There has been a graph going about showing Scotland’s most deprived youths are not going to university at the same rate as in the rest of the U.K., so (apparently) students not having to pay fees is a terrible policy & does not help deprived background students – now, obviously, that is utter tosh. There can be many reasons for the lower numbers, but I very much doubt any one of those reasons is not having to pay fees, it is a laughable conclusion. Perhaps the biggest reason is that the Scottish SNP government has an integrated education policy, and you can go to college for two years and are more likely to get a job out of it – quicker and cheaper – or if you fancy, you go on to only another 2 years of university. If they didn’t have grants back in my day, that’s what I’d have done, I certainly wouldn’t be paying university fees. ,,, So, back to my point, what if we take those ‘lower numbers for Scotland’ and take the view that MORE people from deprived backgrounds are, in fact, benefitting in some other way, that is, they are not getting into debt but still they are being educated (in a more practical manner) and their wellbeing has improved, and that of society.

    I should try and find a link to that graph, can’t remember where I saw it.

    So, instead of trying to refute the extremist media version of the world, which, unfortunately can sometimes be just downright lies, we always add the wellbeing context. (Yes, yes, I know you are already doing this John!) e.g. The endless, tedious, rhetoric of Scotland being the highest taxed part of the uk- we are NOT – we have to remind ourselves: free prescriptions (that actually SAVE the NHS money because the admin costs are gone), lower council tax (and more services for your money? no water meters for sure), no tolls on roads, ,,, I can’t remember the rest, but you get the drift, our wellbeing is improved by the Scottish government policies. I think these things need to be repeated endlessly. Independence for Scotland ‘could be bad for the economy’ (that really is a laughable one, what with Brexit and everything, at the moment) – no it isn’t because the economy is an instrument to be used for our wellbeing, and only one government can deliver it, a Scottish one that is autonomous & fiscally independent. Independence would be the best thing for our wellbeing.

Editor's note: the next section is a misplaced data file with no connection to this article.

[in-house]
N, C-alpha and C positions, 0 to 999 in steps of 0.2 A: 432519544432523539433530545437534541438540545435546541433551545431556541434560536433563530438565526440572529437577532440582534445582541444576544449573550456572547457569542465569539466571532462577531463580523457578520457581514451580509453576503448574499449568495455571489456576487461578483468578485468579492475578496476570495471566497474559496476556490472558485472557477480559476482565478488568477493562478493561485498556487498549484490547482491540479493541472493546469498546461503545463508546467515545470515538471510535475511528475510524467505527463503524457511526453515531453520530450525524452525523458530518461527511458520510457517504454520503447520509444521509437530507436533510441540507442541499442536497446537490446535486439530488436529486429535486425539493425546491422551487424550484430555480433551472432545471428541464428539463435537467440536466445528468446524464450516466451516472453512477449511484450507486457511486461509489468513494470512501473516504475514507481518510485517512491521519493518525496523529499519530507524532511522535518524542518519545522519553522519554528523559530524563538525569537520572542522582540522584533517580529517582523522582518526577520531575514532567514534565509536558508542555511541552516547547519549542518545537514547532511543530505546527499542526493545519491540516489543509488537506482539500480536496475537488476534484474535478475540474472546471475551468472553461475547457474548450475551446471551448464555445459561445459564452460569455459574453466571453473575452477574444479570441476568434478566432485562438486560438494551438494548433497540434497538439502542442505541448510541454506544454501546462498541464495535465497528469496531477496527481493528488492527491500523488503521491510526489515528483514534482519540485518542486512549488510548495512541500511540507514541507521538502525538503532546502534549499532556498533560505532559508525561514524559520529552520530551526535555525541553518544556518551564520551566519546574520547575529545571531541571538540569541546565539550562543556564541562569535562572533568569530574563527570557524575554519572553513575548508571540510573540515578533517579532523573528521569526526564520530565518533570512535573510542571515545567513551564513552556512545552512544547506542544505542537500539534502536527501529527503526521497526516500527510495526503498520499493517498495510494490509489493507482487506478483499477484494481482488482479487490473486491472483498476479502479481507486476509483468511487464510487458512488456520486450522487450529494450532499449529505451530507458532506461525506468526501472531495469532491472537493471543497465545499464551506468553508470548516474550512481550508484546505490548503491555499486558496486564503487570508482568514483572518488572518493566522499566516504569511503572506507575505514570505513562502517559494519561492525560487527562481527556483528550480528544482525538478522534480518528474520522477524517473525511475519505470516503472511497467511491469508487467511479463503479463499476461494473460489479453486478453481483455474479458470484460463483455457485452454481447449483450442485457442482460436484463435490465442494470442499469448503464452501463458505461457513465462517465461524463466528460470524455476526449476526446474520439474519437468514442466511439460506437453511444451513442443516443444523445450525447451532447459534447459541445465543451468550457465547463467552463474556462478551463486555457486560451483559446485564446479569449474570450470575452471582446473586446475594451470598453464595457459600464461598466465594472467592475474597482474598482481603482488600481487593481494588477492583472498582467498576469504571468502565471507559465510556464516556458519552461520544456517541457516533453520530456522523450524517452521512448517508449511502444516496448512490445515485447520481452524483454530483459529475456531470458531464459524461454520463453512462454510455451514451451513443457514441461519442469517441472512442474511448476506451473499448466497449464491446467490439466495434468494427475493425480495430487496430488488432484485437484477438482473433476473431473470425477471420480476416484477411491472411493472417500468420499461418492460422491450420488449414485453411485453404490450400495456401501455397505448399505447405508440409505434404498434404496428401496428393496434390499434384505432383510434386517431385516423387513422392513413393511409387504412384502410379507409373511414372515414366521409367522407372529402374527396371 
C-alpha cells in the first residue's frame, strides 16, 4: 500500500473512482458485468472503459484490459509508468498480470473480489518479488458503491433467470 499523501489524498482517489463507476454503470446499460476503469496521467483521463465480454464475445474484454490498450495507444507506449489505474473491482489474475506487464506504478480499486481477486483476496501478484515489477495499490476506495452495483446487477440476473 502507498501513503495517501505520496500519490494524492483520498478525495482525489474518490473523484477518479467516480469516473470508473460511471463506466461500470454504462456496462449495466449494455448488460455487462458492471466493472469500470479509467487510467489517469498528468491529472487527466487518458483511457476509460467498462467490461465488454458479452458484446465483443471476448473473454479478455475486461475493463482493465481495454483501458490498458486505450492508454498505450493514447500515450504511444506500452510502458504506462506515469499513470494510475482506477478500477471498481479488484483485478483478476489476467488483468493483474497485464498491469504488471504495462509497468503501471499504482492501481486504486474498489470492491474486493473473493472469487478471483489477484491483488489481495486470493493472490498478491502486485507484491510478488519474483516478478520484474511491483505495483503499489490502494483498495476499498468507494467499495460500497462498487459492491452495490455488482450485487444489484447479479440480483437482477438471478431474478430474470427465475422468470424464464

Wonder what the wellbeing factor is of the U.K. Government policies?

    Let’s see,,, they have stopped subsidies to get windfarms built in Scotland (which are good wellbeing items), but are spending our taxes to build an expensive nuclear power station (bad wellbeing factor) in a different country, that will cost everyone more to buy electricity (very bad wellbeing factor), with most of the profits going abroad (extremist-version of bad wellbeing factor). Nope, can’t think of any good policies that would contribute to wellbeing.

    Liked by 1 person

    • Contrary July 7, 2017 / 9:48 pm

      Oh aye, that graph was from Jamie Ross at buzzfeed, he wrote an article on Scottish university education – free tuition fees don’t make for equality he says. I got bored half way through reading it though – because it doesn’t look at the whole picture, a bit too puffy for my tastes.

      I wrote to my MSP re college education while the uproar about equal conditions was going on (the pay deal was already done, they were still fighting for equal conditions a year after it had been agreed) and got a fairly comprehensive review of how the SNP college eduction integrates with university education policies. Also kept me updated on negotiations of staff conditions, including one fairly outrageous letter from a college head (basically saying they could sing for it, but in politick-speak). (That was just before the scotgov had to step in and sort it).

      Every time I hear someone in business talking about how they introduced the real living wage, or improved conditions in some way (flexible working etc), they always say their business is running better, more efficiently, higher profits – why anyone would want to short-change their staff is beyond me.

      Liked by 1 person

  2. johnrobertson834 July 8, 2017 / 8:41 am

    Thanks Contrary. These are great. Set up your own blog? You’ve got the stuff

    Like

  3. Contrary July 10, 2017 / 7:07 am

    You are far too kind! Got to be realistic though, I would never get round to it 🙂 ,,, but you never know,,,

    Like